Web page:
Chicago Crucifixion (3-9-1945)

Today Chicago was trying to make sense of a bizarre case—the city’s first crucifixion.

Early in the morning two men walking on the 1600 block of North Clybourn Avenue heard groans.  They followed the sound to the nearby ‘L’ line.  In the shadow of the structure they found Fred Walcher hanging on a cross.

An ambulance was called, and Walcher was taken to the hospital.  There he told police his story.

Fred Walker (center) being examined

Fred Walcher (center) being examined

Walcher was a 46-year-old native of Austria who worked as a lens grinder.  He believed in universal brotherhood and was worried about the state of civilization.  His concern had caused him to start a movement for world peace called American Industrial Democracy.

Late yesterday, three men had awakened him in his rented room.  They led him to the place under the ‘L’ where a cross of varnished 6-inch planks had been prepared.  He had not been alarmed, until the men took out some spikes and a hammer.

Walcher's cross

Walcher’s cross

Walcher said he had offered no resistance.  The men nailed him to the cross, carefully attaching rope to his limbs so the weight of his body would not tear his flesh.  They then put a crown of thorns on his head and left.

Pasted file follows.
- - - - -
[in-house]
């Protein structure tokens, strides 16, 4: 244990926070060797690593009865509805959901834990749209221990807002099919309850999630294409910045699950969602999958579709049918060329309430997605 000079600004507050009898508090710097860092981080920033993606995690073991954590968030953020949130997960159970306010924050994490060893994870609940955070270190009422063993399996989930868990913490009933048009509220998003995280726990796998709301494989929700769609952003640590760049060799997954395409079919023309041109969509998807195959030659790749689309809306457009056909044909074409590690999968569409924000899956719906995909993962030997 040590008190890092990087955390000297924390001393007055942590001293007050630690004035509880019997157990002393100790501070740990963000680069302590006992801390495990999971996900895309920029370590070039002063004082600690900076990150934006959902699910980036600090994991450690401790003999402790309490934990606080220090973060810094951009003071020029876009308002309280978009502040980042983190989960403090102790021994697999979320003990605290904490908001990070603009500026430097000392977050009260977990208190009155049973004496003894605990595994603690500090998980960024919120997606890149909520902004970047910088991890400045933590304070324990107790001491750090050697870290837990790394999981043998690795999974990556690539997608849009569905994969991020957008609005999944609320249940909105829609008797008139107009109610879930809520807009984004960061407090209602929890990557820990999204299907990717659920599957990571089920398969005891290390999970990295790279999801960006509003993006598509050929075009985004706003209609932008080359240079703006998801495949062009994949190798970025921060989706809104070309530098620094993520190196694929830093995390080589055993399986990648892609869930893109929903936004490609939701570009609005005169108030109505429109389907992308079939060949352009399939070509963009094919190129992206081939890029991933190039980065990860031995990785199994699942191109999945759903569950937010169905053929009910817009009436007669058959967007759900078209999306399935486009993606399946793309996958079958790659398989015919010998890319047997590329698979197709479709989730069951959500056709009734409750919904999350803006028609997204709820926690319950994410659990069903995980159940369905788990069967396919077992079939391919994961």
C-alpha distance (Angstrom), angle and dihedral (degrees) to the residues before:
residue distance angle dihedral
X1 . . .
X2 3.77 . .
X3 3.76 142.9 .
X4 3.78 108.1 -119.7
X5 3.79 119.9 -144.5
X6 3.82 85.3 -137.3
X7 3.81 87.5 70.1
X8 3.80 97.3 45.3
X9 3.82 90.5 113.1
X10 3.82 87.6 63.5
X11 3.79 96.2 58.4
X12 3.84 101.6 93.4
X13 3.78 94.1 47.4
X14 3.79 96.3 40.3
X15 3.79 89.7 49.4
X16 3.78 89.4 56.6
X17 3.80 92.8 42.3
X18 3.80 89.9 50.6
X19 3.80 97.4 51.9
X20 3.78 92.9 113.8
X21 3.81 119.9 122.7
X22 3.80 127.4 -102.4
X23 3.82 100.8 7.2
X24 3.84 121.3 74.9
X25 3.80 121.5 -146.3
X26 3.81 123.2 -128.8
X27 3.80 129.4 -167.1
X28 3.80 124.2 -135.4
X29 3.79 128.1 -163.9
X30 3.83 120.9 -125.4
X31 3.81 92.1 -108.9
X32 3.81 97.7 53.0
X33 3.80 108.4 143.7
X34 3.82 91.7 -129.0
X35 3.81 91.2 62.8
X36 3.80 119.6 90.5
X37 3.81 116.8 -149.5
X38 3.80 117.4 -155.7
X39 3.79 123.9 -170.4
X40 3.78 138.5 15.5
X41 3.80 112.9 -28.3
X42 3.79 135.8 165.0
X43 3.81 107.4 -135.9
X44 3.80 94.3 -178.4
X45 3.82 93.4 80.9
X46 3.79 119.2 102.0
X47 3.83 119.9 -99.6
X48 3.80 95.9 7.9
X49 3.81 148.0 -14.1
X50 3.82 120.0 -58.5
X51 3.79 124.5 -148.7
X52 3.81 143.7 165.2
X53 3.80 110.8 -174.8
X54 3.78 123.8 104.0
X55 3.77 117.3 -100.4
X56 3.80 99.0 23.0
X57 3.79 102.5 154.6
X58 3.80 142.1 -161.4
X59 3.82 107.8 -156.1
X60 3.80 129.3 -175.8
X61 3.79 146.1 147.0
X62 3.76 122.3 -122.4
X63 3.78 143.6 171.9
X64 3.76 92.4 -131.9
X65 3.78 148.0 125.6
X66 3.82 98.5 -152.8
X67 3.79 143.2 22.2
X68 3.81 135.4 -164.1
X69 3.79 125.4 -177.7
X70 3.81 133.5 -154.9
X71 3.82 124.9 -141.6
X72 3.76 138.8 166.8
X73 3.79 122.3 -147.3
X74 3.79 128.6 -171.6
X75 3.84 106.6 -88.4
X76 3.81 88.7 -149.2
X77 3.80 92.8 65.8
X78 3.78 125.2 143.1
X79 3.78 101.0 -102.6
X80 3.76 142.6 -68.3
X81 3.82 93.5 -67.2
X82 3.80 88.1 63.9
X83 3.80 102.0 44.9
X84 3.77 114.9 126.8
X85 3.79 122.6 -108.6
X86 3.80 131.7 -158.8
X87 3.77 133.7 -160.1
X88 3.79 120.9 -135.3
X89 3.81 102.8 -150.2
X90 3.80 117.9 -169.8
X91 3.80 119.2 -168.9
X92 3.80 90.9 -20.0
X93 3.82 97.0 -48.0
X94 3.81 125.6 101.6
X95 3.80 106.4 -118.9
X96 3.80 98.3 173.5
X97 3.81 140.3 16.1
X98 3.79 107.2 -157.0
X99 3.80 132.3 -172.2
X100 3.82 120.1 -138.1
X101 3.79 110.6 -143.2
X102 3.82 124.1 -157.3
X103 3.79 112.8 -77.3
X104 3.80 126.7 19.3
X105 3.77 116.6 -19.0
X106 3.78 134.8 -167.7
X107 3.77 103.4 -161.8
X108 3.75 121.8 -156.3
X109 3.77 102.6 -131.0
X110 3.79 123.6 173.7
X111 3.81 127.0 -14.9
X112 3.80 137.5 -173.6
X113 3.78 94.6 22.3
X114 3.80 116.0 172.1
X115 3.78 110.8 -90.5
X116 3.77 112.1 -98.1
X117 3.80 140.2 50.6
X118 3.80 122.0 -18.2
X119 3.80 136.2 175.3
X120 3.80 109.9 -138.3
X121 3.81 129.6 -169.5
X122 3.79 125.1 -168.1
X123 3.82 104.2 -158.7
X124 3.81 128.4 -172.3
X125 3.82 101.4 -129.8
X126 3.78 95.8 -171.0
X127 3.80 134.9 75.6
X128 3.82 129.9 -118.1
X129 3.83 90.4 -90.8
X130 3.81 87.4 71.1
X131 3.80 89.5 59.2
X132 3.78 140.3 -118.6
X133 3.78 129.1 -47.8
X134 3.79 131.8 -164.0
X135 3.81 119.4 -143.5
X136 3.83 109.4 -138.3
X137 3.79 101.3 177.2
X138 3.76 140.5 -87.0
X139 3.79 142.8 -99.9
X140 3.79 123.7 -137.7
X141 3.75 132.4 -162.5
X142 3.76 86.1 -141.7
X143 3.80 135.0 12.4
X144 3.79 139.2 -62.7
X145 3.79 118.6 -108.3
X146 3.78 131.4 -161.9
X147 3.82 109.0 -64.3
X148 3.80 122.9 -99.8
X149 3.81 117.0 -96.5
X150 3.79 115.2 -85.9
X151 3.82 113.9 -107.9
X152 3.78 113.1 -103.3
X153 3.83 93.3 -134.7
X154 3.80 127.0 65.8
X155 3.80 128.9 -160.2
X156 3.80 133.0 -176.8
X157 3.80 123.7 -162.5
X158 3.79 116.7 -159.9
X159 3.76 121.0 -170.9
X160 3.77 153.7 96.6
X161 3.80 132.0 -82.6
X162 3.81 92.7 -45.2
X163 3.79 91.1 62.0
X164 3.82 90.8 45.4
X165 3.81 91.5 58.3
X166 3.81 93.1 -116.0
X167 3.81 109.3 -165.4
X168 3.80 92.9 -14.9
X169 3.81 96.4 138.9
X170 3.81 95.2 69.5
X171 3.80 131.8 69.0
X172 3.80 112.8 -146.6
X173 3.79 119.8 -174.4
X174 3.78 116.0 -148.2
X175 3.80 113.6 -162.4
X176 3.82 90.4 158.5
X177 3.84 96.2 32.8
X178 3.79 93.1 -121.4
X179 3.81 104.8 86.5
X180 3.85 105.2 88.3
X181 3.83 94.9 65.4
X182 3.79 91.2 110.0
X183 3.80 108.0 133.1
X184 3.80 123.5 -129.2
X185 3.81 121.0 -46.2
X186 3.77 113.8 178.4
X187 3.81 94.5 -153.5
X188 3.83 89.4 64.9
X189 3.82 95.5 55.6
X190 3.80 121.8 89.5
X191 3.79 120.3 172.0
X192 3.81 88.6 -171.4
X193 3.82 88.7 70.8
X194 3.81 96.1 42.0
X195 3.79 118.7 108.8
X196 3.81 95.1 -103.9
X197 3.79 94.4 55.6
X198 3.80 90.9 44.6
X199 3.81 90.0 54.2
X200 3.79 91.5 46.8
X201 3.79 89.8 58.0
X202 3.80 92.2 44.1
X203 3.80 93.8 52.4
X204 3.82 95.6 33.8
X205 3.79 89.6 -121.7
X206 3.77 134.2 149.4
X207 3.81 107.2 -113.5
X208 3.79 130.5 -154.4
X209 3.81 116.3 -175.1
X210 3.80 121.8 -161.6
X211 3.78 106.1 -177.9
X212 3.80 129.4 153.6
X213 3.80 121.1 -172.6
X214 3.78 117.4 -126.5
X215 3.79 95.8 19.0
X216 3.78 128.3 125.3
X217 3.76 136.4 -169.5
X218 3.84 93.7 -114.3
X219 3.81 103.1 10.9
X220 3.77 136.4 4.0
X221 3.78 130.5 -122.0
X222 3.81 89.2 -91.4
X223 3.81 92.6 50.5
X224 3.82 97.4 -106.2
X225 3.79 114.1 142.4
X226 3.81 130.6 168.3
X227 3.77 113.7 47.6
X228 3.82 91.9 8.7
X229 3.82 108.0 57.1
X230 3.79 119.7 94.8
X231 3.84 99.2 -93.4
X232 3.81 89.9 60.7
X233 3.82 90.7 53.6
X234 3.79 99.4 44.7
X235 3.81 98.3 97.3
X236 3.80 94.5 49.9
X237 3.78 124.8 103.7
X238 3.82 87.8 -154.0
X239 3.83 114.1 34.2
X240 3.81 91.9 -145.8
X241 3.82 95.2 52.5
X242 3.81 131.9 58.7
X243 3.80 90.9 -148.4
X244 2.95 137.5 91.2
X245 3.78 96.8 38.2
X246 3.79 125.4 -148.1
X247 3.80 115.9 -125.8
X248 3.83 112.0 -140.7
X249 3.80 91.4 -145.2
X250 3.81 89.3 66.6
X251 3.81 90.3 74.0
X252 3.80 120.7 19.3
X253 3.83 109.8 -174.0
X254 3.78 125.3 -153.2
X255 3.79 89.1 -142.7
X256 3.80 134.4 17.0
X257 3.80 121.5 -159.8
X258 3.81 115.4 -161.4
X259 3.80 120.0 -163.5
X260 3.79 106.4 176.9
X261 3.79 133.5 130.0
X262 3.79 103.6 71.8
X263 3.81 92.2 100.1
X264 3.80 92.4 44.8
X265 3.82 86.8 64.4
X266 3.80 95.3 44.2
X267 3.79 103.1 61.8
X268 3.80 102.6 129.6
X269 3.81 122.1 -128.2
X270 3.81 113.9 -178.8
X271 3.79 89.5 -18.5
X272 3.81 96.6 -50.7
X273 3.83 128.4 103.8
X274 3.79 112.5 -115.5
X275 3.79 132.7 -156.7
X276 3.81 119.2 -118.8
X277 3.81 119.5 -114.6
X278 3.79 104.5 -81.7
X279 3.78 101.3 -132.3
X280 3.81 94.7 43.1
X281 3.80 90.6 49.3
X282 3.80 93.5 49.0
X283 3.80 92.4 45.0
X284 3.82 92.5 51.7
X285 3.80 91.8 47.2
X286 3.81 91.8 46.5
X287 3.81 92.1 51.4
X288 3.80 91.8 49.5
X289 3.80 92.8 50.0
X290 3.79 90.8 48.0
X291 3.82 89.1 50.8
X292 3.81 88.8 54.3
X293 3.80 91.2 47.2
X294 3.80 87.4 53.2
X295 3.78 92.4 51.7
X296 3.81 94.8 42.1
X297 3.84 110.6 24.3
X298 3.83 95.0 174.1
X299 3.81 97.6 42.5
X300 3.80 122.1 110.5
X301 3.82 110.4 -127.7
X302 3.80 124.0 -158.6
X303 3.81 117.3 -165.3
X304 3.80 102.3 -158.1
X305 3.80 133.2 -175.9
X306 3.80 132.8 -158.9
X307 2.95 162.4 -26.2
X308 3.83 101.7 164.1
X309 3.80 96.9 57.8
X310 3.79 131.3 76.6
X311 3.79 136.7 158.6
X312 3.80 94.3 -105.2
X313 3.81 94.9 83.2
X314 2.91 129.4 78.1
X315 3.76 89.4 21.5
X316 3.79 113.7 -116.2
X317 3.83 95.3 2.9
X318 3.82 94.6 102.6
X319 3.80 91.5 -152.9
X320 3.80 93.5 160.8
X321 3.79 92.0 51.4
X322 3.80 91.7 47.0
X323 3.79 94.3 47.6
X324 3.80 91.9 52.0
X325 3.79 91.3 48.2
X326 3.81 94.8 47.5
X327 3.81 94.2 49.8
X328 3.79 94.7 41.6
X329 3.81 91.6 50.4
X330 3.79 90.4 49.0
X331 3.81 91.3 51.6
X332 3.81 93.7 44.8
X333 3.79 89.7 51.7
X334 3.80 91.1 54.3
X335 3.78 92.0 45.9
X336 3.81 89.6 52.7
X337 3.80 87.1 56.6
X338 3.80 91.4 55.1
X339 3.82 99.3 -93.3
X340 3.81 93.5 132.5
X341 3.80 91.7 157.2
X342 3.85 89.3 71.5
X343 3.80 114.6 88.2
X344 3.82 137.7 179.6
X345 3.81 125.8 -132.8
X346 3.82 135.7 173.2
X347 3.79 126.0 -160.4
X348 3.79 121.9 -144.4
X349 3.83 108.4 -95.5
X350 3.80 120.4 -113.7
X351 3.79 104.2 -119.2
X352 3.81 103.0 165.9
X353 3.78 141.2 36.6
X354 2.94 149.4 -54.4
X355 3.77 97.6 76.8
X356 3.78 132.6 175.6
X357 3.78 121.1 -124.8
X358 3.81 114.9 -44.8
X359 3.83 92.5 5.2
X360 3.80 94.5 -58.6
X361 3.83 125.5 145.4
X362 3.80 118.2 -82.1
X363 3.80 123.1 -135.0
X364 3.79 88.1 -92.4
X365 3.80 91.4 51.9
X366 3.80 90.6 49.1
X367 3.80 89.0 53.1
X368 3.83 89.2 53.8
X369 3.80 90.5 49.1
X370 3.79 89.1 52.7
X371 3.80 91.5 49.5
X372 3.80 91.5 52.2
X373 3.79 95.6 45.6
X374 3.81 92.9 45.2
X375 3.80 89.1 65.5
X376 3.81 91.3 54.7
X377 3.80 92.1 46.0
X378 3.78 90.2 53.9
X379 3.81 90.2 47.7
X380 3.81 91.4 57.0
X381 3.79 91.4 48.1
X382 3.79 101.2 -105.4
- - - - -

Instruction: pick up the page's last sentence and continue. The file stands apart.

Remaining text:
Now, at the hospital, one of Walcher’s friends had a possible explanation for the event.  The friend said Walcher considered most people stupid and ignorant, that they needed something to wake them up.  Something like a crucifixion.

“I believe that some men who heard him say these things got so worked up they decided to crucify him,” the friend claimed.  “I don’t mean they were angry with him—they probably didn’t understand that he didn’t intend to be the victim.”

From the first, police were suspicious about the case.  They began an investigation.  They discovered Walcher was sympathetic to the Bund, a U.S. Nazi group.  His American Industrial Democracy movement was nothing more than a vague plan to build a Fascist society.

Walcher eventually confessed.  He had staged the whole crucifixion to win publicity for his cause.  He was fined $100 for disorderly conduct.  Nothing more was heard of American Industrial Democracy.

—30—

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1 Response to “Chicago Crucifixion (3-9-1945)”


  1. 1 Kyle L March 9, 2016 at 9:14 am

    This could be a “Chicago Police/Fire/Med/Dog Catcher” episode.

    Incredible that someone could be such a Nazi sympathizer so late in the war.


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